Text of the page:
Under Lock and Key in EU Laboratories

Recent changes have been made by the ECHA to highlight the fact that trypan blue is toxic to humans, and to restrict its use. By classifying it as carcinogenic, the aim is to motivate users to phase out trypan blue use in laboratories across Europe5. As of March 2021, this classification has already resulted in countries like Denmark requiring laboratories to have a permit to use trypan blue. The permit can only be granted if the use of it is strictly necessary in their workflow6, 7. Furthermore, permit-holders are required to limit laboratory professionals’ exposure to trypan blue by ensuring a safe working environment through creating standard operating procedures (SOPs) for all workflows where trypan blue is used. A part of this is to ensure that all samples and disposables exposed to trypan blue are collected and disposed of separately from normal laboratory waste.

Even though this currently does not apply to countries outside of Europe, it is generally agreed by the scientific community that there are risks associated with trypan blue5, implying that its use should be limited, as it may cause serious harm to users.

Alternatives to Trypan Blue

Alternatives to trypan blue include AO and DAPI which are not carcinogenic8, 9. As alternatives to trypan blue, they can support a safer working environment. Since the Via2-Cassette™ encapsulates these dyes, its design guarantees that any user contact with them is eliminated. This cassette technology can be readily established as a safety measure in laboratories across the world.

The Via2-Cassette™ is a unique microfluidic device that provides unparalleled accuracy and precision of a cell count and eliminates a user’s exposure to chemicals. The Via2-Cassette™ includes a built-in pipette that prevents errors during pipetting and staining. The fluorescent dyes AO and DAPI are immobilized inside the cassette’s channels, automatically staining the total and dead cell populations, respectively. During the entire cell counting process, AO and DAPI are kept inside the microfluidic device, significantly reducing the risk of exposure. The Via2-Cassette™ is disposed of after every use, helping to maintain a safe working environment.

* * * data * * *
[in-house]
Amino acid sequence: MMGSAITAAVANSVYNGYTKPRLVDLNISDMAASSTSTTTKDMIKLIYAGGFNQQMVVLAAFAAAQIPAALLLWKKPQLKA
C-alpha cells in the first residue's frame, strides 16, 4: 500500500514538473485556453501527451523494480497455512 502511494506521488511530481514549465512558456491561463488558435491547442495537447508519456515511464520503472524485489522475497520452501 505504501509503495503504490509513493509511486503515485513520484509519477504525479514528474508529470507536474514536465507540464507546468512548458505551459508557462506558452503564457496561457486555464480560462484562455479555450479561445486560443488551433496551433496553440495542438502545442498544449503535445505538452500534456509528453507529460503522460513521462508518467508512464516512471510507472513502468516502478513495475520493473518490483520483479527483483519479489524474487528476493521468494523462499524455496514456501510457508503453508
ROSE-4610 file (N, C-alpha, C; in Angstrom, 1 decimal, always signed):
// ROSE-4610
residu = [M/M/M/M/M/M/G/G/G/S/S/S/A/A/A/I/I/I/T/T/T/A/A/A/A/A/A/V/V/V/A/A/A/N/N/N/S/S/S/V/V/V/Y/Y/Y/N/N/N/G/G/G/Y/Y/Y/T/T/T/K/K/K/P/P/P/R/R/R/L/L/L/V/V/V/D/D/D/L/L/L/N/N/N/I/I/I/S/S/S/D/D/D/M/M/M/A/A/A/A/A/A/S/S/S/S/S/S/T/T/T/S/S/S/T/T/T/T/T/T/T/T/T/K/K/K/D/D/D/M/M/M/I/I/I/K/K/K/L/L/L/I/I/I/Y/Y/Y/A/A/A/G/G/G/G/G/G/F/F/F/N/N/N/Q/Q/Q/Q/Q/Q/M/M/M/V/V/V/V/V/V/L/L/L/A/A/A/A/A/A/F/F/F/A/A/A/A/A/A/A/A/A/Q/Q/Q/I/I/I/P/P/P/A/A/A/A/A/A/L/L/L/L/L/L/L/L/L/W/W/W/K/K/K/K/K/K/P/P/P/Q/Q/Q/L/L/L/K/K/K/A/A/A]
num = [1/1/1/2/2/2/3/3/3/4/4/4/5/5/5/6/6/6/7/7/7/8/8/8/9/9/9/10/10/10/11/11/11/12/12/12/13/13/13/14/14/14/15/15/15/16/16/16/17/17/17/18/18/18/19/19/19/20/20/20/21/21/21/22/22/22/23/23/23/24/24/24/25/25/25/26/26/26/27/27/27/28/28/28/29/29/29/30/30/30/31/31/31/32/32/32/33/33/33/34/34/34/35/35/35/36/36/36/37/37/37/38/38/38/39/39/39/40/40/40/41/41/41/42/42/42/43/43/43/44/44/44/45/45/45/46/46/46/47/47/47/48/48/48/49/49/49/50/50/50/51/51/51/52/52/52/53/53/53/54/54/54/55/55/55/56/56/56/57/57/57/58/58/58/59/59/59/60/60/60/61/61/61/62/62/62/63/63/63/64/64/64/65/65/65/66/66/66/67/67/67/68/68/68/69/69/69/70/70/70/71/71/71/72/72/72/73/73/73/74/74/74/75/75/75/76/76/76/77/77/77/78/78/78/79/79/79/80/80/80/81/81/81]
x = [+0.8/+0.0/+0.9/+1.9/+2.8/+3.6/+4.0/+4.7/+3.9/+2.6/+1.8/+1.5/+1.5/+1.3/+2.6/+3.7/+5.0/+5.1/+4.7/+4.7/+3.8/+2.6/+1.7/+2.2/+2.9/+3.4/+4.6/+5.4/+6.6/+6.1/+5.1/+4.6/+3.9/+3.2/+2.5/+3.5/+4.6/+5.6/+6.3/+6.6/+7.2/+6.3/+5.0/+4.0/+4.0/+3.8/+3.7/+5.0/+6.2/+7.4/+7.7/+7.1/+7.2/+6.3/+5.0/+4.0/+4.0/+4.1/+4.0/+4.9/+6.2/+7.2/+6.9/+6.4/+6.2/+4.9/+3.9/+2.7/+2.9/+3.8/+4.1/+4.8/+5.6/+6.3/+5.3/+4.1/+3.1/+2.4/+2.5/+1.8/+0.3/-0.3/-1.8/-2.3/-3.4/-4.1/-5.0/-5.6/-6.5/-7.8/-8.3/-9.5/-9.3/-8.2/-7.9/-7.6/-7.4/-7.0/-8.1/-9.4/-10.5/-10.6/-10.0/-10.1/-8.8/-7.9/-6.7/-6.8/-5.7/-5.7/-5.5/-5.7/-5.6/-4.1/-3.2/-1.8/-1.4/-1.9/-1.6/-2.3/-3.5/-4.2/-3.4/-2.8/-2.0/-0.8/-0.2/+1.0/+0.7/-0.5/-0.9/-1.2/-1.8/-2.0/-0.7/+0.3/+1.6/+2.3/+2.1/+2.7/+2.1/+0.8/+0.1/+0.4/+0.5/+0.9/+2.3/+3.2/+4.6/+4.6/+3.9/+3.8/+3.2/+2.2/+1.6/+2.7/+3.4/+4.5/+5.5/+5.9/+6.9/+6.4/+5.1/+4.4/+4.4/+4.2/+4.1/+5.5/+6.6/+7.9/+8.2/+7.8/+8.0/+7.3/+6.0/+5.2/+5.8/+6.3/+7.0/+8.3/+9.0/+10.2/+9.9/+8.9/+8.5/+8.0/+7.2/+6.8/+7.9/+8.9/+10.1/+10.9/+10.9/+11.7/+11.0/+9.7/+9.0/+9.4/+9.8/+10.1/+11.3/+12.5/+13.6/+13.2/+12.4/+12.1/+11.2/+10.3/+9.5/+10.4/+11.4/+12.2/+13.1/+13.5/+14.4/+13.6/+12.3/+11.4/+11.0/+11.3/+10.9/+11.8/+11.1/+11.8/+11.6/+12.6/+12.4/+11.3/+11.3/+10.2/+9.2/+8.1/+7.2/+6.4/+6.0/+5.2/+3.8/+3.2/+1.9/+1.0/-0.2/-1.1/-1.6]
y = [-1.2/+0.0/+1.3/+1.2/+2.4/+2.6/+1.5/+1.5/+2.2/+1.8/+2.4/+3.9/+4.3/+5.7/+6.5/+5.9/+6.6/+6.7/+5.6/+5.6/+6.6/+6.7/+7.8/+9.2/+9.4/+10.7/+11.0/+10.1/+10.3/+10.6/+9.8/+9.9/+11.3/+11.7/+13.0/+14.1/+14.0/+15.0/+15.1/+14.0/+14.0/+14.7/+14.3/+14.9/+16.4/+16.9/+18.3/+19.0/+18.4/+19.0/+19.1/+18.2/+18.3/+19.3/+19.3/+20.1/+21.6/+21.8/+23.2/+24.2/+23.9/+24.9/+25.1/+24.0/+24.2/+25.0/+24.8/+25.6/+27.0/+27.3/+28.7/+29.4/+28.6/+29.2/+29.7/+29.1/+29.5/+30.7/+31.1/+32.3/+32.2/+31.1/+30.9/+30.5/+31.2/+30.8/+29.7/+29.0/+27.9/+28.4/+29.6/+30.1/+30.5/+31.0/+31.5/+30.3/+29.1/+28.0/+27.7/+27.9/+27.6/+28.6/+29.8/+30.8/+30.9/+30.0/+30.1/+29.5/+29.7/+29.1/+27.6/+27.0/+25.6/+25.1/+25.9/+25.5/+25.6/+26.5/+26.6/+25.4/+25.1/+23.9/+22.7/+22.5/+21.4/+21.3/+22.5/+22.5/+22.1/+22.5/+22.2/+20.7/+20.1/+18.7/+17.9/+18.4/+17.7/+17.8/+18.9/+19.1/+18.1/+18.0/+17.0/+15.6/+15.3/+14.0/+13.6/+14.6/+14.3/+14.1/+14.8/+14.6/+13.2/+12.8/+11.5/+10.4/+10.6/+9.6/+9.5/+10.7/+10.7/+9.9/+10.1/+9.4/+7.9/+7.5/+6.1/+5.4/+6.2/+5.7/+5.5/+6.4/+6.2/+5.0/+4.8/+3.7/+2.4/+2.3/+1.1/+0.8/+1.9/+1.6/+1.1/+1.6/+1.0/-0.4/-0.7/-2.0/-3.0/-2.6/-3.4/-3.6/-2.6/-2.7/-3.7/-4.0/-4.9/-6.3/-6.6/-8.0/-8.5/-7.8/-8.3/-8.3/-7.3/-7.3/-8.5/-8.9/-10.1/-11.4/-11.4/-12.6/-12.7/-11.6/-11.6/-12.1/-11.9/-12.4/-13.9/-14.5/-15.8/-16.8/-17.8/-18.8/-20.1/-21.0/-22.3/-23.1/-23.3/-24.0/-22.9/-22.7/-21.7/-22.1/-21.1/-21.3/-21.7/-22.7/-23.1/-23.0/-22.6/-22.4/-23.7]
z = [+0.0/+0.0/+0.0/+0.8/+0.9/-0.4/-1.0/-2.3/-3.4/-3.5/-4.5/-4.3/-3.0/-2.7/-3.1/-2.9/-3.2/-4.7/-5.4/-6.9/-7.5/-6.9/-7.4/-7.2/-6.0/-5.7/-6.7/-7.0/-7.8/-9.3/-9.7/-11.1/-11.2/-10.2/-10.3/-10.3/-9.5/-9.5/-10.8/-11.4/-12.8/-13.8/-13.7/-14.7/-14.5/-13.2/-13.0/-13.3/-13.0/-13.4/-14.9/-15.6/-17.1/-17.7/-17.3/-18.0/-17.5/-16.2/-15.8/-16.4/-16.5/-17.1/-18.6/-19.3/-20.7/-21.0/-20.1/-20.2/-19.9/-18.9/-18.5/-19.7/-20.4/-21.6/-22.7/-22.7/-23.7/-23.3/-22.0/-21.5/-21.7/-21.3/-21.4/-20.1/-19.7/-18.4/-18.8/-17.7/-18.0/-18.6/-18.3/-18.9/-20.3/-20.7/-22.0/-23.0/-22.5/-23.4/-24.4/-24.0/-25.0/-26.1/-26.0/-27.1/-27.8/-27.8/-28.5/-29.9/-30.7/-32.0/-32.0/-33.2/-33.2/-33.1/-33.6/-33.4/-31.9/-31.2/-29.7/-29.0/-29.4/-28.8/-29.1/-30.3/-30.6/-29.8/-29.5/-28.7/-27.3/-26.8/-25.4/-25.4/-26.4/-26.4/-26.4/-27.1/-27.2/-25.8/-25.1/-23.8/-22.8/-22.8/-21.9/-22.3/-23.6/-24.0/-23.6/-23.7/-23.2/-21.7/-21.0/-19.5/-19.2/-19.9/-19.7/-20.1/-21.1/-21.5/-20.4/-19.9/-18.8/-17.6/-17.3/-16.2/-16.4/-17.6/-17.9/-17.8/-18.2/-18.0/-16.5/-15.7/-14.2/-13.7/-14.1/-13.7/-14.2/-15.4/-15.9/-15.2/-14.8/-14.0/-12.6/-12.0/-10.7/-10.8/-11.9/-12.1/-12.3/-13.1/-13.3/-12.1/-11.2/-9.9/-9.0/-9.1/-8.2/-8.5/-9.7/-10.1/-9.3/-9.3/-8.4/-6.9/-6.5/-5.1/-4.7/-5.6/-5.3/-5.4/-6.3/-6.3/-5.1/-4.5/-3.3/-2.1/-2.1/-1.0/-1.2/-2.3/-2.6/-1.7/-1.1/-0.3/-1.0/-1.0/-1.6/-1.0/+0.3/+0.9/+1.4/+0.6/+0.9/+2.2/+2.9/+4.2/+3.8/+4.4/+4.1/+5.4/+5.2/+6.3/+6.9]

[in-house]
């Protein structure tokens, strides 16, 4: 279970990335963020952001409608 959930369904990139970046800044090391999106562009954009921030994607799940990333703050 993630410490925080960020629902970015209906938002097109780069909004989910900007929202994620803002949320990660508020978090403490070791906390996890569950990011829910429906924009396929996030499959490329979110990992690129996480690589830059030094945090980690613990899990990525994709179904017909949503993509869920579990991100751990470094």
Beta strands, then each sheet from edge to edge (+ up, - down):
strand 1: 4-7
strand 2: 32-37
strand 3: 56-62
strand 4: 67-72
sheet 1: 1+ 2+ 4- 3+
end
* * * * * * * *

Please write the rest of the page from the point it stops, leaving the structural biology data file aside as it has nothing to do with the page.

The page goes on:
The Via2-Cassette™ is used with the NucleoCounter® NC-202™, an automated fluorescent cell counter that provides an analysis of the total and live cells, the dead cell concentration, viability, and the DebrisIndex™ of a sample, all in approximately 30 seconds. The instruments are constructed using high-quality components that remain stable over time, which together with extensive calibration procedures performed at the time of build, results in low variation between instruments, users and sites. This technology delivers an optimal level of precision to your cell counting.

The NucleoCounter® NC-202™ with the Via2-Cassette™, combines industry-leading accuracy and precision that delivers consistent results while keeping users safe from harm.

References